Are We Hot or Cold? -- Alternative Lectionary -- Advent 1 (David Ackerman)
Hot or cold -- which is it? Perhaps in our day we might ask: Spiritual or Religious? As we enter Advent, David Ackerman's alternative lectionary choices take us into Daniel where we find Daniel interpreting dreams. We hear the word of God to the church of Laodicea, which is apparently lukewarm in its enthusiasm for the gospel. And then there's Jesus' parable of the fig tree. It's easy to see why these texts don't usually find their way into the lectionary readings. But they do raise good prepatory questions fitting for a season like Advent.
“Are We Hot or Cold?”
Call to Worship: Psalm 38:15-22 NRSV
One: But it is for you, O Lord, that I wait; it is you, O Lord my God, who will answer.
Many: For I pray, “Only do not let them rejoice over me, those who boast against me when my foot slips.”
One: For I am ready to fall, and my pain is ever with me. I confess my iniquity; I am sorry for my sin.
Many: Those who are my foes without cause are mighty, and many are those who hate me wrongfully.
One: Those who render me evil for good are my adversaries because I follow after good.
Many: Do not forsake me, O Lord; O my God, do not be far from me; make haste to help me, O Lord, my salvation.
Gathering Prayer: A new year has dawned, and for this season of expectation, we are thankful. Help us to look for signs of your coming among us.
Confession: In this new season, we turn to you knowing that we need you desperately. We have not looked to you as our source of faith, hope, love, and joy. We have been impatient and have not had the kind of spiritual discipline that you want us to have. So we look to you now and ask your forgiveness. Show yourself to us, God, and deliver us from all evil.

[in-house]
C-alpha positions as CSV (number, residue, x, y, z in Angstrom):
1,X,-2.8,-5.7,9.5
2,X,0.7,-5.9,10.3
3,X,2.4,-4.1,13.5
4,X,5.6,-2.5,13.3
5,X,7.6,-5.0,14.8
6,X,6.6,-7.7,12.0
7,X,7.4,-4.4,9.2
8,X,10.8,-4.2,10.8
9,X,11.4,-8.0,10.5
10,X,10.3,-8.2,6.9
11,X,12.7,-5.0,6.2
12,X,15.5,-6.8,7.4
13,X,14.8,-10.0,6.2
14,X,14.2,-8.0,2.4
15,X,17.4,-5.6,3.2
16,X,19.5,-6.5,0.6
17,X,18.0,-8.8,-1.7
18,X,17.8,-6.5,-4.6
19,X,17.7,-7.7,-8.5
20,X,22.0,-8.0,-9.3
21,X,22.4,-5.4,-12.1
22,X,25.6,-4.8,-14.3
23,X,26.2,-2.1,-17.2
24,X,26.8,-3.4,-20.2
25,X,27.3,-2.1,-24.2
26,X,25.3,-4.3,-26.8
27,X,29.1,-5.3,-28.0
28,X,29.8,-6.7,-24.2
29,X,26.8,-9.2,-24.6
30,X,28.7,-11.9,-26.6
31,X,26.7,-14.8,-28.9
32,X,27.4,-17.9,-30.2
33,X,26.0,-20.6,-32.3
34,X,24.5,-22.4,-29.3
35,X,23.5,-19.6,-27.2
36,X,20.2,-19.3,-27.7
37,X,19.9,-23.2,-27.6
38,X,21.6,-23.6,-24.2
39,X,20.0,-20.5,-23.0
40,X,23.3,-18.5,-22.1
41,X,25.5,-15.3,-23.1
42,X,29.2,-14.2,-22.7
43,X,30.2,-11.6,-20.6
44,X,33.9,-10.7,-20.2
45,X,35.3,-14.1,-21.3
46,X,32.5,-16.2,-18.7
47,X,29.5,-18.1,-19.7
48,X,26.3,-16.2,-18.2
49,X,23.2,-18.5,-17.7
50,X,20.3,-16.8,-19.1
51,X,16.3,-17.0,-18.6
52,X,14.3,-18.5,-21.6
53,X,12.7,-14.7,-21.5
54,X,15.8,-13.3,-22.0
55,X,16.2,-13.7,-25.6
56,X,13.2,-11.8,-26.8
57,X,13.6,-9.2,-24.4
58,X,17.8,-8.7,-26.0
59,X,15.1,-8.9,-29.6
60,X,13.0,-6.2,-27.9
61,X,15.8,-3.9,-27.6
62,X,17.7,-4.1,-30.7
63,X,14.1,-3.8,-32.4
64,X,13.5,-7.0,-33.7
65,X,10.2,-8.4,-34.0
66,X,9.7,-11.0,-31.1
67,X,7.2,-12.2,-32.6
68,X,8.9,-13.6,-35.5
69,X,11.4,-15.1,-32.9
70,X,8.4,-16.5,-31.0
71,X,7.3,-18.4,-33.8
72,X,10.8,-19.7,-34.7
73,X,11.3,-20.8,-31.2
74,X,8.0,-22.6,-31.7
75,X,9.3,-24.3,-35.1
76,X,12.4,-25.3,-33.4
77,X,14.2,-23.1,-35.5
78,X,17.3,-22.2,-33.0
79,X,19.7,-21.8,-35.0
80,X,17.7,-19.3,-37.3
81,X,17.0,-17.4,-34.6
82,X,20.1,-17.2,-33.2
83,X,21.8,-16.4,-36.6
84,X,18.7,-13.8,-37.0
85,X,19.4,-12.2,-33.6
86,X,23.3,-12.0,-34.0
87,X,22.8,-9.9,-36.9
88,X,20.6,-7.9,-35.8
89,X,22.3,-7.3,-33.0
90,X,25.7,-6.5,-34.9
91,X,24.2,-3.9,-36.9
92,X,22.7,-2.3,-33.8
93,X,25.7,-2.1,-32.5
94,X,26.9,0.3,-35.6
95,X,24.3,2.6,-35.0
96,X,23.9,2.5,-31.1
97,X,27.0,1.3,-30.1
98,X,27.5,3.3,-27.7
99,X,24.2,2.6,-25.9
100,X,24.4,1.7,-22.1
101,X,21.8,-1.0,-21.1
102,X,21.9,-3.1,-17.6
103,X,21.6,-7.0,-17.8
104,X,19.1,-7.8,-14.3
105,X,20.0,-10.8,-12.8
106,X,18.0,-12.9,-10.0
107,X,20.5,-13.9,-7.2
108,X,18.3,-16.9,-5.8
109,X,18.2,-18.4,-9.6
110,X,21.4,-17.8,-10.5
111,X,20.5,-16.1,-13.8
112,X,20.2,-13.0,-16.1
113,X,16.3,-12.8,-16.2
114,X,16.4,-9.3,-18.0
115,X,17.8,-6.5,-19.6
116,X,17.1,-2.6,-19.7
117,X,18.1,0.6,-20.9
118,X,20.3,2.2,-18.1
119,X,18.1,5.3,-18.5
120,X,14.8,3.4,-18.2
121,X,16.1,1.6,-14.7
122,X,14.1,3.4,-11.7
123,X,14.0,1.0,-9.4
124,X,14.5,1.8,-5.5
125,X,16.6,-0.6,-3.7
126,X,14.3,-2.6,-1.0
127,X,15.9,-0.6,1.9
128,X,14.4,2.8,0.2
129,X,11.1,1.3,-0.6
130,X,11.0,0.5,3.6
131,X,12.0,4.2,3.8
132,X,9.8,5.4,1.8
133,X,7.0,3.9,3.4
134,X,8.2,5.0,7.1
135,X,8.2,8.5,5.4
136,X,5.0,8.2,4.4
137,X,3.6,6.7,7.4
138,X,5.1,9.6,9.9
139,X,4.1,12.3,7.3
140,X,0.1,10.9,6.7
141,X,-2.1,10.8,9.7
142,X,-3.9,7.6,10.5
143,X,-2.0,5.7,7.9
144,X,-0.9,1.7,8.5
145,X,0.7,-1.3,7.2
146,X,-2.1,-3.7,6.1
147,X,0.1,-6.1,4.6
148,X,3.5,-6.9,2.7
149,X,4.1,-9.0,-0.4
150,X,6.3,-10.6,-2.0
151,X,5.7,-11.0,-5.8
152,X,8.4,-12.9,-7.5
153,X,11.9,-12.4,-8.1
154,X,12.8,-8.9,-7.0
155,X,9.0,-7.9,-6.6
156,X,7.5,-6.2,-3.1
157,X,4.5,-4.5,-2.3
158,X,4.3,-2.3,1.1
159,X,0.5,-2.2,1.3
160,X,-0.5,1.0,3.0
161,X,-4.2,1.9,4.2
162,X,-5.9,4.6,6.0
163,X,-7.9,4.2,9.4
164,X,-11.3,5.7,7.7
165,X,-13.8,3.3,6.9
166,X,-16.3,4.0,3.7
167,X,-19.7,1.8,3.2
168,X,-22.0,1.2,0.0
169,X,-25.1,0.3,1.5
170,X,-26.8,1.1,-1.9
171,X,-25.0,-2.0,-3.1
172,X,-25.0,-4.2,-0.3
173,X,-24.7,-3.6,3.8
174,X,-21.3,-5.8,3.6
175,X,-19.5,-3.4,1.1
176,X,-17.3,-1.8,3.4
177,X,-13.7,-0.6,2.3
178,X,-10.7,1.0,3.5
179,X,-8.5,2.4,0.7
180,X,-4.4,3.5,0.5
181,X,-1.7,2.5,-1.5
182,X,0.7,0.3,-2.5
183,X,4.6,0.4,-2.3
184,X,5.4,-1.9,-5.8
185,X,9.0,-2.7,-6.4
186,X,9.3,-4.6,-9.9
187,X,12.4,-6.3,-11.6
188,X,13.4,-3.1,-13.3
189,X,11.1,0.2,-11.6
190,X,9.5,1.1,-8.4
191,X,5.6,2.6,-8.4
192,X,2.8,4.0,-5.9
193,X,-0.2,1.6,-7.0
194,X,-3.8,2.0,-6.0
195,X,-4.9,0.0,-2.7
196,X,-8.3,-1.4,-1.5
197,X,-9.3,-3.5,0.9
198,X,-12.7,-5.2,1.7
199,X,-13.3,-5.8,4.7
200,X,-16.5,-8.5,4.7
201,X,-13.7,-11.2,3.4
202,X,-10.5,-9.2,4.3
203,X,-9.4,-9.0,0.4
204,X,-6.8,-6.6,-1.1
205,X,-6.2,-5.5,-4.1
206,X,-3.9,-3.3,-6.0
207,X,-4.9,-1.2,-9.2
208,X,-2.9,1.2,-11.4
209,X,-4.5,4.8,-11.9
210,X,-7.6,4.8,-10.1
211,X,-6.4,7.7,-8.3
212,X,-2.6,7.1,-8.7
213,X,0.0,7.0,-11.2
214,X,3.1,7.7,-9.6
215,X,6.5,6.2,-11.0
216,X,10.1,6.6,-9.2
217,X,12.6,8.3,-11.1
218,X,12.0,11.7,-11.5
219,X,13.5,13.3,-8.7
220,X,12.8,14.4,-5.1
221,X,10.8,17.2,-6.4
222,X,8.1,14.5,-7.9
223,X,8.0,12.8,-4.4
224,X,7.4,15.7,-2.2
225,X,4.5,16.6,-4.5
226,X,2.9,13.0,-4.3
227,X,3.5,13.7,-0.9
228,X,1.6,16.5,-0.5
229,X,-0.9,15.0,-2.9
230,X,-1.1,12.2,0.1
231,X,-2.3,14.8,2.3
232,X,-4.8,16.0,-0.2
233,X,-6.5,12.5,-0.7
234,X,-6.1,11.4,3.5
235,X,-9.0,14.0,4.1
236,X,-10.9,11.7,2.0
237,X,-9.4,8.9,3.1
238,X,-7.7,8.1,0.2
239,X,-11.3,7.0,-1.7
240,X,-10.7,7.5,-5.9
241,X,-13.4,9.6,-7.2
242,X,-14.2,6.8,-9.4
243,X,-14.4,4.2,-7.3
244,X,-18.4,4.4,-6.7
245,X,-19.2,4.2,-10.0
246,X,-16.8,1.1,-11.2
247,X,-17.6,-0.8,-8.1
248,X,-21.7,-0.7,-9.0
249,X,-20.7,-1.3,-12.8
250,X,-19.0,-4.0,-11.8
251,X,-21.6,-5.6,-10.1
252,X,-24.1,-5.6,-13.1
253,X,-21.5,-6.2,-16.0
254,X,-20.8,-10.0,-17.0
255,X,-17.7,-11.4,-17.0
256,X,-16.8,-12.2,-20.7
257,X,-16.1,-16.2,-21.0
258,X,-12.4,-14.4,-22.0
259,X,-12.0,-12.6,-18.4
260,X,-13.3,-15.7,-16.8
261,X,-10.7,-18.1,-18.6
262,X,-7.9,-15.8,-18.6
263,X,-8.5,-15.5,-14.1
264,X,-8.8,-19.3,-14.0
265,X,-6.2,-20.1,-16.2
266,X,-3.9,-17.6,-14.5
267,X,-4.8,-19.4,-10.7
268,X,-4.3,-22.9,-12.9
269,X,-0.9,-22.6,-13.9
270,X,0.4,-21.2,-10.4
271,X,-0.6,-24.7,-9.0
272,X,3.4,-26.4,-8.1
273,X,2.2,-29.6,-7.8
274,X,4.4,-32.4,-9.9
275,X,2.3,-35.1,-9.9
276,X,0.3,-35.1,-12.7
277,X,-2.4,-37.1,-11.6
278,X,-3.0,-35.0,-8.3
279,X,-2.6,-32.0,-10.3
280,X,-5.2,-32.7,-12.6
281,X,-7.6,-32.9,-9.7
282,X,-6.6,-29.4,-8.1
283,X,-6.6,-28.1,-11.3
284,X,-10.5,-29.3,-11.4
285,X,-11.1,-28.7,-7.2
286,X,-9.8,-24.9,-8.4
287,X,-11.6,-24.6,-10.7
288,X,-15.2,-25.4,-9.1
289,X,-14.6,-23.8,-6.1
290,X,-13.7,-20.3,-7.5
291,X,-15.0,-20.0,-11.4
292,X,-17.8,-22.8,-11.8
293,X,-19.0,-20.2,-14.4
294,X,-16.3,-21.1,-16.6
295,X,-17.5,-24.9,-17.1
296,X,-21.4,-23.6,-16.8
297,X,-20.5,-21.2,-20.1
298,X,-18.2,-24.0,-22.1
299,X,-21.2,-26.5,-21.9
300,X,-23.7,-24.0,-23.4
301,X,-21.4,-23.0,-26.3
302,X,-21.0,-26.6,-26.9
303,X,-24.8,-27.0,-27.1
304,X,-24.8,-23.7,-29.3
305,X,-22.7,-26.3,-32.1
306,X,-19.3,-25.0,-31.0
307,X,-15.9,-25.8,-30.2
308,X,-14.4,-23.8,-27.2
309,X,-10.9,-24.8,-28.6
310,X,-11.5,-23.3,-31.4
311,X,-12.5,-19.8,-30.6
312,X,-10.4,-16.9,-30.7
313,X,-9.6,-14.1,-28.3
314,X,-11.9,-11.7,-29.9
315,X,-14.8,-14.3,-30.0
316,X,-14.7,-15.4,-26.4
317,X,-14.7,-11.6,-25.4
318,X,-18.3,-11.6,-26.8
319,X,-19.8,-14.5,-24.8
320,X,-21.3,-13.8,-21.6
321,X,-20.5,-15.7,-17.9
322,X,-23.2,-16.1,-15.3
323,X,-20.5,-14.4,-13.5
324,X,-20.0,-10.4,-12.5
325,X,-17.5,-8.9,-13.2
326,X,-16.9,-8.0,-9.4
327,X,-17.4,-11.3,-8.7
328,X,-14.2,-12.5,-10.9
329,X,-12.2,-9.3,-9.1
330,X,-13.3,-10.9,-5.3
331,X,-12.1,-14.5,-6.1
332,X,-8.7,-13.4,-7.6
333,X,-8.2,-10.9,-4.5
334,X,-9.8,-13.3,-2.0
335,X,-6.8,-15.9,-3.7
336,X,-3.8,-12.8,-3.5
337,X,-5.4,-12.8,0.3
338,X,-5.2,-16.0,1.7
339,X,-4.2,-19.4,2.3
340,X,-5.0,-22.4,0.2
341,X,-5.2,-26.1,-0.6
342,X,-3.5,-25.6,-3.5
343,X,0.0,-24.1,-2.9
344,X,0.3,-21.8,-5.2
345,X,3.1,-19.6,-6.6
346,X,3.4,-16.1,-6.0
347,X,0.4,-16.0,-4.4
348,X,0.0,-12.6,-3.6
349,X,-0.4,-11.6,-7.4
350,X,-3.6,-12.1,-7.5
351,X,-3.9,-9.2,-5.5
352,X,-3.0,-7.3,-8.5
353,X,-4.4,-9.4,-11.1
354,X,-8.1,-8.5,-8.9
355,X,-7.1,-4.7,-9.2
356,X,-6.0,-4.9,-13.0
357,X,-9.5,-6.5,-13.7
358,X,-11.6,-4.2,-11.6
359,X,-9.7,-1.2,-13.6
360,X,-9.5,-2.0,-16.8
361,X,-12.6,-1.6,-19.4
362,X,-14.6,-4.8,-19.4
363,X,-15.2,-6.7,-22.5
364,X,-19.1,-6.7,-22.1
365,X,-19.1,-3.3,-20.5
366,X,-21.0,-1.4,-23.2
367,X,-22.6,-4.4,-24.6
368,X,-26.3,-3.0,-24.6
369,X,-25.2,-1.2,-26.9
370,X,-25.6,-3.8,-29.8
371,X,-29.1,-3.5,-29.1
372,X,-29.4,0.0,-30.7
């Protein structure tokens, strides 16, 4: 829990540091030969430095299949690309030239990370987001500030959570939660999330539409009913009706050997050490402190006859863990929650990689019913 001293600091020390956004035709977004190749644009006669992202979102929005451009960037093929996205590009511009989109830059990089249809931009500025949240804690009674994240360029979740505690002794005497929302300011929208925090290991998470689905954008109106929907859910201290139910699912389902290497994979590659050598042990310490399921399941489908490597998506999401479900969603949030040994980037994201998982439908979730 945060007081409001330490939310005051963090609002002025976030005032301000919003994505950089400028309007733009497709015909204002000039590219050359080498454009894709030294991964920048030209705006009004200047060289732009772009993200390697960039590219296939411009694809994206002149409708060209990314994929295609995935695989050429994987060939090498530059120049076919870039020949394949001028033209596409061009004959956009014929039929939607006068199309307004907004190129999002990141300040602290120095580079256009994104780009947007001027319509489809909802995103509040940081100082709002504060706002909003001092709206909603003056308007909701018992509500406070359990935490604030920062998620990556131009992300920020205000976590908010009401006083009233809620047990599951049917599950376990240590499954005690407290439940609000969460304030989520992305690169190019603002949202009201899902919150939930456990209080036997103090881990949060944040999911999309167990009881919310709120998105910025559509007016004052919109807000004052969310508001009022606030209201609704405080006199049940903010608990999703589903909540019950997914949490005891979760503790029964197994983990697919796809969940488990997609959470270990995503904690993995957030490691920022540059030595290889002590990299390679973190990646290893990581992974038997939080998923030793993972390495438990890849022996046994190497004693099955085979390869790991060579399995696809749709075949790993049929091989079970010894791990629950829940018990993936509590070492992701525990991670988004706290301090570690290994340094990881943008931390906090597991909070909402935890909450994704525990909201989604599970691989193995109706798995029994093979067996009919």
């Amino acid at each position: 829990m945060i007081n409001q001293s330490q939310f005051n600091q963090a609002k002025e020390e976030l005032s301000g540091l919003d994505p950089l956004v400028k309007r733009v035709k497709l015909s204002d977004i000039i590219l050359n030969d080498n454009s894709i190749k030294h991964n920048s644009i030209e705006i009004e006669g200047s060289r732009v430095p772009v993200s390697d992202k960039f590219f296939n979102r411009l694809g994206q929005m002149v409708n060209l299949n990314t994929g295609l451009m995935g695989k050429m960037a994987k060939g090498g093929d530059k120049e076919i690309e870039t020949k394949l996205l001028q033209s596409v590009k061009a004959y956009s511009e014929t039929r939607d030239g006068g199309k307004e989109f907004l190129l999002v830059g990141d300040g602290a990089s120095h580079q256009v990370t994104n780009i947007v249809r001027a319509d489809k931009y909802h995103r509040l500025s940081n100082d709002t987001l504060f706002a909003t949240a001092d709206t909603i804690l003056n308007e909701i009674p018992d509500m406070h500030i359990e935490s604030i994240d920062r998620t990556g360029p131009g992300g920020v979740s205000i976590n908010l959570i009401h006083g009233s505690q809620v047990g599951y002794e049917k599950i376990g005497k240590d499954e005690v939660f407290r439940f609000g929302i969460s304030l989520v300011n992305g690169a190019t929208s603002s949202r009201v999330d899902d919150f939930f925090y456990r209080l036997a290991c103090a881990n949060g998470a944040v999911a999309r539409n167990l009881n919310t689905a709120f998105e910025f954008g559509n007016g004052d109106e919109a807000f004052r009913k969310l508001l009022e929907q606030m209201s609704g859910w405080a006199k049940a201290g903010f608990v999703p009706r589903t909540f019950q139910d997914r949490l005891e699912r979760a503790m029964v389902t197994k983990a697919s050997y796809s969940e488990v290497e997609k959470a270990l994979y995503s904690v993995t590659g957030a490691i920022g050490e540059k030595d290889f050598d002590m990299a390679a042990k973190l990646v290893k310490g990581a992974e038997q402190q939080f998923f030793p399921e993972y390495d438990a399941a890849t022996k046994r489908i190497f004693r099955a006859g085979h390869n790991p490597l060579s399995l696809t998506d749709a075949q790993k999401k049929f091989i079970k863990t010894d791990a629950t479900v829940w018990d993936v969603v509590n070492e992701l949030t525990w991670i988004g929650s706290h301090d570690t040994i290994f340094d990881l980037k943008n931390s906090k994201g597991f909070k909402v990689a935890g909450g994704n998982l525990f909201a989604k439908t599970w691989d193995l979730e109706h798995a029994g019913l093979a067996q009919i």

Assurance: This is the beginning of a new day, and God has let go of the wrongs we committed in our past. We are set free now to look ahead and trust that God will come to save us. With thankful hearts, we rejoice in this good news!
Daniel 2:24,31-49 – “Nebuchadnezzar’s Dream”
Revelation 3:14-22 – “The Church at Laodicea”
Mark 11:12-14, 20-25 – “The Fig Tree”
Commentaries and sermon ideas are available in Beyond the Lectionary.
· Worship leaders will want to set the stage for today’s reading from Daniel 2. In this story, King Nebuchadnezzar is threatening his advisors with death because they can’t tell him the meaning of a troubling dream. How did the gift of dream interpretation help Daniel and his friends in their exile in Babylon?
· Do you remember your dreams? Do you think God ever talks to us in them? Is it hard to make sense out of them?
· If you have time, look at all the messages to the churches that are given in John’s vision in Revelation 2-3. Does the message given to the church at Laodicea apply to any of our churches today? How can we avoid being “lukewarm” in our faith?
· What do you think is Mark’s point in telling the story of the fig tree in chapter 11? (Hint: think about what he’s describing in other parts of this chapter.) What do you make of Mark 11:24, where Jesus says, “So I tell you, whatever you ask for in prayer, believe that you have received it, and it will be yours”?
· Proponents of the “prosperity gospel” emphasize verses like Mark 11:24 as a key to worldly success. Do you think this is Jesus’ intention? Does prayer magically give us our desires?
· The Revised Common Lectionary often uses what are called “apocalyptic” (or “revelatory”) readings during this season. In what ways do these readings reveal something about who God is? How do they prepare us for the coming of God into the world?
Prayer of Thanksgiving: You have given us a new life this day, God, and we are truly grateful. Help us to live our lives to the fullest and embrace your presence among us.